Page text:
Thursday, December 13, 2007

Murdoch May Take Three Years to Profit From Dow Jones

Rupert Murdoch may take until the end of 2010 to show he was right to pay $5.2 billion for Dow Jones & Co., whose shareholders approved the takeover today.

By that time, Murdoch's News Corp. should be able to double Dow Jones's pretax cash flow to $600 million, giving it a 12 percent return on the purchase, said Larry Haverty, a fund manager at Rye, New York-based Gamco Investors Inc. Dow Jones may start adding to News Corp.'s profit in 2009 following investments next year, said Laura Martin, an analyst at Soleil Securities in San Marino, California.

``It's not a quick strategy,'' said Haverty, who helps manage Gamco's $30 billion in assets, including $308.1 million of News Corp. shares as of Sept. 30. ``Where he's going, we're very comfortable with it. It's just going to take three years.''

The purchase should be completed today shortly after the shareholder vote, News Corp. spokeswoman Teri Everett said before the results. She declined to comment further. Dow Jones investors with more than 60 percent of voting power approved the takeover.

Murdoch offered $60 a share, or 65 percent more than Dow Jones's stock price of $36.33 on April 30, to win over the Bancroft family that has controlled the New York-based company for more than 100 years. Until the Murdoch bid, the shares had dropped 53 percent from a high of $76.75 in June 2000.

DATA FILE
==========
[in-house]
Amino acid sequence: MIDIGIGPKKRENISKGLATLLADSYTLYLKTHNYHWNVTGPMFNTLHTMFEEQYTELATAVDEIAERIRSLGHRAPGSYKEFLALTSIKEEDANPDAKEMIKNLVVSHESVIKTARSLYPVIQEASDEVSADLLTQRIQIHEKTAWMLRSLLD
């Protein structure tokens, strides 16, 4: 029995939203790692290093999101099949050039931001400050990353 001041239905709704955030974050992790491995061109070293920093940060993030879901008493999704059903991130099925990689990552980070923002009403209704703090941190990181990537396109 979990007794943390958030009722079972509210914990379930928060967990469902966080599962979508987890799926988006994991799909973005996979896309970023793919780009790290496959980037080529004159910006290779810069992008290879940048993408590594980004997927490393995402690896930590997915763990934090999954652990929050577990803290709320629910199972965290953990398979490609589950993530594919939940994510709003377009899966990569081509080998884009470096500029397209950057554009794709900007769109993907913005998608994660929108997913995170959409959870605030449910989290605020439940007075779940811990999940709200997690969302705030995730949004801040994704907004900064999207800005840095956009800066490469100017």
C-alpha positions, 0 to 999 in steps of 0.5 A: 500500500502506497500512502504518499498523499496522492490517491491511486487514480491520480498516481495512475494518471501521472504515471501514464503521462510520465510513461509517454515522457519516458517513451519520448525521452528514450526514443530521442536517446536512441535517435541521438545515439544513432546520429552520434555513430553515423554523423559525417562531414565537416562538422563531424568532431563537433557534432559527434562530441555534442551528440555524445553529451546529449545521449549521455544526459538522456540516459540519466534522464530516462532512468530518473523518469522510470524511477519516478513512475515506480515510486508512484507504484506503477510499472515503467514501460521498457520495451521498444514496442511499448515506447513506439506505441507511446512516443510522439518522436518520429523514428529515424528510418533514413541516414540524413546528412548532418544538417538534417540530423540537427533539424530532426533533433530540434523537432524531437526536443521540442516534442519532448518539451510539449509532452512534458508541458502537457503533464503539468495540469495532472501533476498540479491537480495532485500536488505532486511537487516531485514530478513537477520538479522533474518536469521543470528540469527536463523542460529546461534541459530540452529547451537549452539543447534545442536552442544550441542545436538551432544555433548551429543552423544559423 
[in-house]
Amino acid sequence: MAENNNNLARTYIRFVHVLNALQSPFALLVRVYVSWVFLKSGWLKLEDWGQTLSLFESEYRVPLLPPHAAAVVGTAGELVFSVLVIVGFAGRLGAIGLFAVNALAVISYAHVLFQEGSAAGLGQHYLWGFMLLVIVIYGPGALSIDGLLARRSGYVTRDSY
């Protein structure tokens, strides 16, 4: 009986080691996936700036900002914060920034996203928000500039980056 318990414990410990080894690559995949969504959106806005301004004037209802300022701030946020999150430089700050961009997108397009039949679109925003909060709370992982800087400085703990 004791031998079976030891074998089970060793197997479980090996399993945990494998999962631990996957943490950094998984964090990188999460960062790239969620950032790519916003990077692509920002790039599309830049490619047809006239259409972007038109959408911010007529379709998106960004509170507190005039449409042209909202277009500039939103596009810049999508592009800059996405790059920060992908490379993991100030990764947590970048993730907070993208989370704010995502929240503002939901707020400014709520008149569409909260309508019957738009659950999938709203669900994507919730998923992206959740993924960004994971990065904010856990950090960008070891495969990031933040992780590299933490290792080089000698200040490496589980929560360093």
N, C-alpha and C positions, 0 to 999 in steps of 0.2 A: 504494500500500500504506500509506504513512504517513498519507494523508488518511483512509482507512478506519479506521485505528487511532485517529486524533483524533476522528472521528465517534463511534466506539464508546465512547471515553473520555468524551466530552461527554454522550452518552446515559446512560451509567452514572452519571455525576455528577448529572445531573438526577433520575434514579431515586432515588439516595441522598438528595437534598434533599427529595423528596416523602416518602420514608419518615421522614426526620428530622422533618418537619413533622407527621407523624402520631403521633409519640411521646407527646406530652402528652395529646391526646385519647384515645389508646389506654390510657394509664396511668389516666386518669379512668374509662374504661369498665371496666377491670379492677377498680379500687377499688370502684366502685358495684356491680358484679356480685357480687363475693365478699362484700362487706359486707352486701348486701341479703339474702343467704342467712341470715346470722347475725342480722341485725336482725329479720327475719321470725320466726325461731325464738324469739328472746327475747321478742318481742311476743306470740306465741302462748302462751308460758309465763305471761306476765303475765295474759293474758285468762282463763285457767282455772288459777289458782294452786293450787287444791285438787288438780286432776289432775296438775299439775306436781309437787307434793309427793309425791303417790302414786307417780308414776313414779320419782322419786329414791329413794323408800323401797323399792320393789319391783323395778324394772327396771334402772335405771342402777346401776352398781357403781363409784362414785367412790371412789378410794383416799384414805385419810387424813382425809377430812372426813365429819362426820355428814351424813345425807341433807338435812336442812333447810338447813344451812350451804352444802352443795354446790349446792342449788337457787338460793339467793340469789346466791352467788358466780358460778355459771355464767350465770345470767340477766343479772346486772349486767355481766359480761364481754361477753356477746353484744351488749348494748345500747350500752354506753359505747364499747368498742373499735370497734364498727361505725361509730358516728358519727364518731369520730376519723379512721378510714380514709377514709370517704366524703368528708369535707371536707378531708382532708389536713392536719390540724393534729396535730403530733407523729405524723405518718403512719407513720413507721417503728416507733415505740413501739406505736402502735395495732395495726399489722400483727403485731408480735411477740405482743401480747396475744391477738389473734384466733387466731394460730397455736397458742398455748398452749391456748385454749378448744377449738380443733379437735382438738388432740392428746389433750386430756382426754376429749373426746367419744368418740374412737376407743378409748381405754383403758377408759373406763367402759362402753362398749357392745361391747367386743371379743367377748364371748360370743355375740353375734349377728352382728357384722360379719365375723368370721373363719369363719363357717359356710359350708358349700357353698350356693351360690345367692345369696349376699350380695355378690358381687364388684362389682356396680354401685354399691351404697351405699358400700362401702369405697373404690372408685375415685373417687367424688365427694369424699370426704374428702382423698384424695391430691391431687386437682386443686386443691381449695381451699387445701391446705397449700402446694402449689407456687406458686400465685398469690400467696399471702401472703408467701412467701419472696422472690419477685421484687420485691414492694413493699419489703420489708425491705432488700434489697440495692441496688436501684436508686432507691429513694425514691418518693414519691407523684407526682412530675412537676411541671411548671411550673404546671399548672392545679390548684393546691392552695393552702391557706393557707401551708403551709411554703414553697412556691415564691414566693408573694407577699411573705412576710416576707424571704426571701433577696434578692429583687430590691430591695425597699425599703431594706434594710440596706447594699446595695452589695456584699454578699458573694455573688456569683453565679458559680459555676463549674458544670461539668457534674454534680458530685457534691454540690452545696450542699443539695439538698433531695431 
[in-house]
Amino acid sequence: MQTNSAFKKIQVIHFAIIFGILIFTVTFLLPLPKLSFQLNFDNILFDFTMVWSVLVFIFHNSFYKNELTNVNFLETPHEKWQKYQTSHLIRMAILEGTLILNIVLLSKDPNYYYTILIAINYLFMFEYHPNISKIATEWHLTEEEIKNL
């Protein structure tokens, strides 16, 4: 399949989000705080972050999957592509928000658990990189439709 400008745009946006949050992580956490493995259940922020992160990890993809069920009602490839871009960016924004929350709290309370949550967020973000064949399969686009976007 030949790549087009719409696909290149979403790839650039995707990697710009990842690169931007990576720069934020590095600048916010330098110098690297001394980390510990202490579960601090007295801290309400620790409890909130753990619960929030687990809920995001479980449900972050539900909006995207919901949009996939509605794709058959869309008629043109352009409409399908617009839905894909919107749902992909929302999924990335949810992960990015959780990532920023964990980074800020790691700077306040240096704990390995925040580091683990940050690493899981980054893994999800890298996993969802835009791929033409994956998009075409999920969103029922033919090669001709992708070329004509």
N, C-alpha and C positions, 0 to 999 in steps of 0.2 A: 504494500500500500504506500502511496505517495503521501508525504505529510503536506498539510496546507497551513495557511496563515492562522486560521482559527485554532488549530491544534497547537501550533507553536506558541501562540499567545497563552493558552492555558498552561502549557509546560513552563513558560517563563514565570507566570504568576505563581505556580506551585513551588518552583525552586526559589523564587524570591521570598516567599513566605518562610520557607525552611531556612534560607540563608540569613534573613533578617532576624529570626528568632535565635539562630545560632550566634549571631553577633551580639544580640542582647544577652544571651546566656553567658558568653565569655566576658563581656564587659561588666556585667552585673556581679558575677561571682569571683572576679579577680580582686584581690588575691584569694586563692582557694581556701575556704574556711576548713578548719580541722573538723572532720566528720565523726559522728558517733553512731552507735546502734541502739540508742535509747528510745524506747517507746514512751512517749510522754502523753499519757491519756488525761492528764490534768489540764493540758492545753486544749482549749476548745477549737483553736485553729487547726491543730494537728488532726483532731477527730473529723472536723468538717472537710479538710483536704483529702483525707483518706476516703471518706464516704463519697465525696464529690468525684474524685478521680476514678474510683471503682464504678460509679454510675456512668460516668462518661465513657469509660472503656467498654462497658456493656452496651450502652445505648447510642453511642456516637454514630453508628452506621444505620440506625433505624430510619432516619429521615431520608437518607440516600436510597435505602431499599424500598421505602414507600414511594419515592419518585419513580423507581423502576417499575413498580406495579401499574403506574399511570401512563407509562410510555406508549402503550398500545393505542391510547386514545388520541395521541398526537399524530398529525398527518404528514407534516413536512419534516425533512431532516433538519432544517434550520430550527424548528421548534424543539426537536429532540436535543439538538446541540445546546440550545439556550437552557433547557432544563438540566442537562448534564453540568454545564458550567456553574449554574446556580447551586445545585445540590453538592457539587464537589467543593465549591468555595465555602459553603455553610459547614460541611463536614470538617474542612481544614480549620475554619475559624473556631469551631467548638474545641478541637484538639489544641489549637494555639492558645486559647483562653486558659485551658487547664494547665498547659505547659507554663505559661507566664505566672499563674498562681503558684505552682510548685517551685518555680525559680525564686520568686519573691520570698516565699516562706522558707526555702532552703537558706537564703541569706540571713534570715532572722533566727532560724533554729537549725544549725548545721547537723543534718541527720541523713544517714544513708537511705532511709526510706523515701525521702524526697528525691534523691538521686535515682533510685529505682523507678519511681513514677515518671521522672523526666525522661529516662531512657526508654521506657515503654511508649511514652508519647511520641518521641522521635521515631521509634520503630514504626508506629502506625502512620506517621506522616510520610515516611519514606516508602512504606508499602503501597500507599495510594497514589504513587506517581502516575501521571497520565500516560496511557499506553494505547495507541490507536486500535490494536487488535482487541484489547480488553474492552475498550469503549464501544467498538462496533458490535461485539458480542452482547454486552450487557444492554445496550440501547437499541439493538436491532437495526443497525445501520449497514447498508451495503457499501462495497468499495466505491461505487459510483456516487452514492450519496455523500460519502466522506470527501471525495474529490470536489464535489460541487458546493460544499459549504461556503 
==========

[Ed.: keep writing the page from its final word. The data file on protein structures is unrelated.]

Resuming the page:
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News Corp. Class A shares fell 15 cents to $20.65 at 11:50 a.m. in New York Stock Exchange composite trading. They had slipped 3.2 percent this year before today. Dow Jones advanced 1 cent to $59.98.

In addition to the Wall Street Journal, the purchase adds Barron's, Dow Jones Newswires and the Factiva data service to News Corp.'s 110 newspapers, film and television studios, and the Fox television networks.

Murdoch said in November that one of his first steps will be to eliminate fees for the online Journal, at a cost of $50 million a year, to increase readership and advertising. He has said he plans to increase coverage of general news, politics and the arts in the U.S. print edition to take on the New York Times and will upgrade international editions that he called ``a lot less than satisfactory.''

The biggest chances for growth will come from the Journal Web site and cable and satellite distribution of news outside the U.S., said UBS AG analyst Michael Morris, who recommends investors buy News Corp. shares and doesn't own them.

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